Once one comes to realize that the Bible might have discrepancies it is possible to see that the Gospels of Mark and John might want to teach something different about the cleansing of the Temple, and so they have located the event to two different times of Jesus’ ministry. Historically speaking, then, the accounts are not reconcilable.
So one theoretical possibility is raised, upon which another theoretical possibility is surmised, upon which a third theoretical possibility is staked, and then – Presto! Change-o! – this edifice of unsupported possibilities magically transforms into the fact – fact, I tell you! – that the accounts are not reconcilable. Trust me, I have a Ph.D. Pay no attention to the men behind the curtain who have indeed reconciled the accounts.
This, folks, is standard operating procedure for liberal Biblical scholarship. It is not clever. Ehrman’s objections to harmonization bear no weight at all.
 Ehrman, Bart D. Misquoting Jesus: The Story Behind Who Changed the Bible and Why. New York, NY: Harper San Francisco, 2005, pp. 1-14
 Countless examples could be adduced. Here is one: in Jesus, Interrupted: Revealing the Hidden Contradictions in the Bible (and Why We Don’t Know About Them). New York, NY: HarperOne, 2009, p. 23, Ehrman asserts that “Mark was probably the first Gospel to be written. Scholars have long thought that it was produced about thirty-five or forty years after Jesus’ death, possibly around 65 or 70 CE.” Ehrman adduces no actual evidence for these claims; “scholars have long thought” and “possibly” seem to be offered as substitutes for actual evidence. Ehrman does provide a footnote here, but that only says, “See the discussion on pp. 144-45.” This discussion, however, does not offer any evidence either. What passes for evidence here is an argument from silence (and one that is erroneous) and the claim that “It also appears that the Gospel writers know about certain later historic events, such as the destruction of Jerusalem in the year 70 CE … That implies that these Gospels were probably written after the year 70.” (p. 145). This offhanded dismissal of the possibility that the Gospel books record genuine predictive prophecies not yet fulfilled at the time of writing show that Ehrman is trafficking in a circular argument here, another logical fallacy.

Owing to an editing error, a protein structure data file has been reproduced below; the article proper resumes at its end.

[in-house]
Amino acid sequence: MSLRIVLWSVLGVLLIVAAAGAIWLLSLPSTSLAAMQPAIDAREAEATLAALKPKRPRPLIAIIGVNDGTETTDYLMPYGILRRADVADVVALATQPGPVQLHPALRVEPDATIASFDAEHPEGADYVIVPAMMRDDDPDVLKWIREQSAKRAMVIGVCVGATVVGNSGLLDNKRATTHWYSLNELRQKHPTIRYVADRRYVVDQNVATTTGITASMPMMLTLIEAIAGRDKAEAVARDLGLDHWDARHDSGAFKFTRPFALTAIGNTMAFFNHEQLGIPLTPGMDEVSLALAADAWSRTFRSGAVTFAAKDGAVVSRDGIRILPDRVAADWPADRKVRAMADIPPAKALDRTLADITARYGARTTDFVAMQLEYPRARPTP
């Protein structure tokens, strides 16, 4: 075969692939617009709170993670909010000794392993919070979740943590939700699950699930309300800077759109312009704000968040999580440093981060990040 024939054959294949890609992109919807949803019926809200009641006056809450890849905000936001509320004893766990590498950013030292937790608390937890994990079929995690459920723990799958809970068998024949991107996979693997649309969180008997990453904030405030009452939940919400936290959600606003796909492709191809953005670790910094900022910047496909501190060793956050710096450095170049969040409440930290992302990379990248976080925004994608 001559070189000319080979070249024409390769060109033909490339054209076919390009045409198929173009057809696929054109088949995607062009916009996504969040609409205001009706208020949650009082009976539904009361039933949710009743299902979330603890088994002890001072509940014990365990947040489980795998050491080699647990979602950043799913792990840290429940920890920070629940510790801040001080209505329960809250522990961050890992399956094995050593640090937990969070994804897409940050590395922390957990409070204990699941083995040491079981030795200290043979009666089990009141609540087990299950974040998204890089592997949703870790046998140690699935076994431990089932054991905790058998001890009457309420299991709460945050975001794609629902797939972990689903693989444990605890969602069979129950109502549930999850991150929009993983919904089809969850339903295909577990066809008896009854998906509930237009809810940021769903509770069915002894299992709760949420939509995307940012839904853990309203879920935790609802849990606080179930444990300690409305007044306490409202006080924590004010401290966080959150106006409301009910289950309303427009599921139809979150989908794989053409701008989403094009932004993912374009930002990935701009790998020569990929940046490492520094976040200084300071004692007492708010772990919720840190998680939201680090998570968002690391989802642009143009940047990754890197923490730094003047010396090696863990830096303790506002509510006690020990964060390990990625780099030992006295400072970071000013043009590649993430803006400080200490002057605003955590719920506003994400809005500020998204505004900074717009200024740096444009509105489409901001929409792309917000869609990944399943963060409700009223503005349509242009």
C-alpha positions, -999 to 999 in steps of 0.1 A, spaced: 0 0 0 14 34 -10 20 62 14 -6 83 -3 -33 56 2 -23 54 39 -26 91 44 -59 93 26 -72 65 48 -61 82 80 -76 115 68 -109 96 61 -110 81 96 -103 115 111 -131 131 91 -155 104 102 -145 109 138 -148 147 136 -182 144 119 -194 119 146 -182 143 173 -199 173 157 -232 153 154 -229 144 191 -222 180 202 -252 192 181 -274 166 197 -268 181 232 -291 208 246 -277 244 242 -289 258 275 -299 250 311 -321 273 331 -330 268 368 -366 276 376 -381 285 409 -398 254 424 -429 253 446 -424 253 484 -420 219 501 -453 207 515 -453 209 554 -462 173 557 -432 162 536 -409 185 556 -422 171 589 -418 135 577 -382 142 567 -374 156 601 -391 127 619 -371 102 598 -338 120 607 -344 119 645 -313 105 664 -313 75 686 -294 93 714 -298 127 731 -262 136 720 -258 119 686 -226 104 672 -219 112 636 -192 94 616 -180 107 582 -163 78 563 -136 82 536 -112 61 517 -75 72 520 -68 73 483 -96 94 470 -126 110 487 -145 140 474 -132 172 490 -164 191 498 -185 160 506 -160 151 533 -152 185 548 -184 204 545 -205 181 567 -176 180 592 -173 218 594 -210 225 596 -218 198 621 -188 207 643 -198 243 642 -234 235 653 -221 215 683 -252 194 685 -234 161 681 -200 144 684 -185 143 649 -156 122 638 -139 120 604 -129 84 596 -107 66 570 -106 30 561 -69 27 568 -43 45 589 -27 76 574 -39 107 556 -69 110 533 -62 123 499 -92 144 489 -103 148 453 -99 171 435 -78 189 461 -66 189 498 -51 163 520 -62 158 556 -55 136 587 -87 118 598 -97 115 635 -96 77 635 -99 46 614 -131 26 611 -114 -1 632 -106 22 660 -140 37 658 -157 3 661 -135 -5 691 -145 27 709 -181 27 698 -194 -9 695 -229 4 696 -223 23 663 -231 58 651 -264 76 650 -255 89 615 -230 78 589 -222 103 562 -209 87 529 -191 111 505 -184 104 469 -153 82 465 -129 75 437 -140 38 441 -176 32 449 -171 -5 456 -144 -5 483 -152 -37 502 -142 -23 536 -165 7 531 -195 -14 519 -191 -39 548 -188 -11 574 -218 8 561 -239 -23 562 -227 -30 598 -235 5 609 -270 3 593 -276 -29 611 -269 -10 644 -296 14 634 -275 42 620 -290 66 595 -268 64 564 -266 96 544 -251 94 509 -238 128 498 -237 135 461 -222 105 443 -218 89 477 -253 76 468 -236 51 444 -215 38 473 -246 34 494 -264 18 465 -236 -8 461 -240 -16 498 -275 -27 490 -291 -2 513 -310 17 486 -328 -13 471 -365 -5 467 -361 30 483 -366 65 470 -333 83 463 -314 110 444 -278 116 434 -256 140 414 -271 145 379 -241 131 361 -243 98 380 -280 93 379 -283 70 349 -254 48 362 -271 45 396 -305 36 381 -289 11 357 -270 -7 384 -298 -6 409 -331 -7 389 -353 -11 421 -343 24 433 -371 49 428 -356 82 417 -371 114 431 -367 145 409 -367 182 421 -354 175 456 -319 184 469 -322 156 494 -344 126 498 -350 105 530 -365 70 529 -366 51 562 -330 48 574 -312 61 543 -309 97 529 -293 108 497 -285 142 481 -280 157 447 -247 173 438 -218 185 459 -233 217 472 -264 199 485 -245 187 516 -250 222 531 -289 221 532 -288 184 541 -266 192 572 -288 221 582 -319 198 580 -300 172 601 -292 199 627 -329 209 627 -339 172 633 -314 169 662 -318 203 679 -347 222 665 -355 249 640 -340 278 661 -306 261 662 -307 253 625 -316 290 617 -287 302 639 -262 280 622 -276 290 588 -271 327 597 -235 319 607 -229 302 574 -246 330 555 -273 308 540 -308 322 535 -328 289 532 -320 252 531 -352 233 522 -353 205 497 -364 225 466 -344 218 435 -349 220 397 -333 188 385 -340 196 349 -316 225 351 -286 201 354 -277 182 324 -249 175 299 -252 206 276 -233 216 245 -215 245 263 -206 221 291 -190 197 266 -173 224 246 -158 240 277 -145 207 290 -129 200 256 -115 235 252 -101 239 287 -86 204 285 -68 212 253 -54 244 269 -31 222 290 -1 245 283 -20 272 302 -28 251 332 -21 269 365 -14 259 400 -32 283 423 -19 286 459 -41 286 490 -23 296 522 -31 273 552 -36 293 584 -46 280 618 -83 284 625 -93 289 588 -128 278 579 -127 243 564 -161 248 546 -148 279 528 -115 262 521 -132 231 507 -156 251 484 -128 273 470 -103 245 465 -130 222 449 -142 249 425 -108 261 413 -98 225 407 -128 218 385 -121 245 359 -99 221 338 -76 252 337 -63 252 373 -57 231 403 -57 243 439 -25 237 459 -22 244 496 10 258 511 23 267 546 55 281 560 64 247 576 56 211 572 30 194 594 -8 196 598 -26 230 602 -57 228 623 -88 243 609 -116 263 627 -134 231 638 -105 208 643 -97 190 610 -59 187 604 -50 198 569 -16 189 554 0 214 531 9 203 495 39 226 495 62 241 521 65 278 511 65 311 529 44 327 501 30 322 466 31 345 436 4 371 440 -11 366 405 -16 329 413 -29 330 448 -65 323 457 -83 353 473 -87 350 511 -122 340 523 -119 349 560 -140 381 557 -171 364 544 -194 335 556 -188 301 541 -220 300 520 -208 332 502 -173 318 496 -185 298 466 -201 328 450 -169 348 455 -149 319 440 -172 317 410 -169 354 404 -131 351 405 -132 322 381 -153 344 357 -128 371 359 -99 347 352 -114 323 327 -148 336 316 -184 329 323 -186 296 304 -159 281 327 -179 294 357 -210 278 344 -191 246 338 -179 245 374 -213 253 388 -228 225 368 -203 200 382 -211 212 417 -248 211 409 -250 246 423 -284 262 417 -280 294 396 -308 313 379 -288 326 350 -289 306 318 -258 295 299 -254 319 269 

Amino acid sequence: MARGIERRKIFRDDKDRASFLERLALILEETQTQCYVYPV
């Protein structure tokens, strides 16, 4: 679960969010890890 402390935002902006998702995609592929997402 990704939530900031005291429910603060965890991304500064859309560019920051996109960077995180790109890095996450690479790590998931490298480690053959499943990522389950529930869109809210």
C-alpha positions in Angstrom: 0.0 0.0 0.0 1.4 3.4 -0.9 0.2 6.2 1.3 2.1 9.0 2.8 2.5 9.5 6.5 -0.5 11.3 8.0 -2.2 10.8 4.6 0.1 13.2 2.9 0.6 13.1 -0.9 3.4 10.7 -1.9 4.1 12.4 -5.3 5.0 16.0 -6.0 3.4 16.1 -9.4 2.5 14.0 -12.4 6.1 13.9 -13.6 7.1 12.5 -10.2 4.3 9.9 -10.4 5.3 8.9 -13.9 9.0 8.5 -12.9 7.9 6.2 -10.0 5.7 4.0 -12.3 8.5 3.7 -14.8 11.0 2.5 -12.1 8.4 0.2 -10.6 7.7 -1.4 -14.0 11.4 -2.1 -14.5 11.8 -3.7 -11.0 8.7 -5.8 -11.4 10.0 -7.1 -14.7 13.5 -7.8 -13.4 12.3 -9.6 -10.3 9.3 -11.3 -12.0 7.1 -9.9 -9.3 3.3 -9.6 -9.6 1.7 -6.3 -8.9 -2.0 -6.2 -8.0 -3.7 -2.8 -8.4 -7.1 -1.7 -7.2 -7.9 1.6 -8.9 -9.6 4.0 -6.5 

ibid., p. 41
 Ehrman, Jesus, Interrupted, p. 7-8.
 Tors, John. “Contradictions in the Gospel Books? Lessons from the World Junior Hockey Championships.” This sort of real-life investigations is what should be – but is not – done by Bible scholars.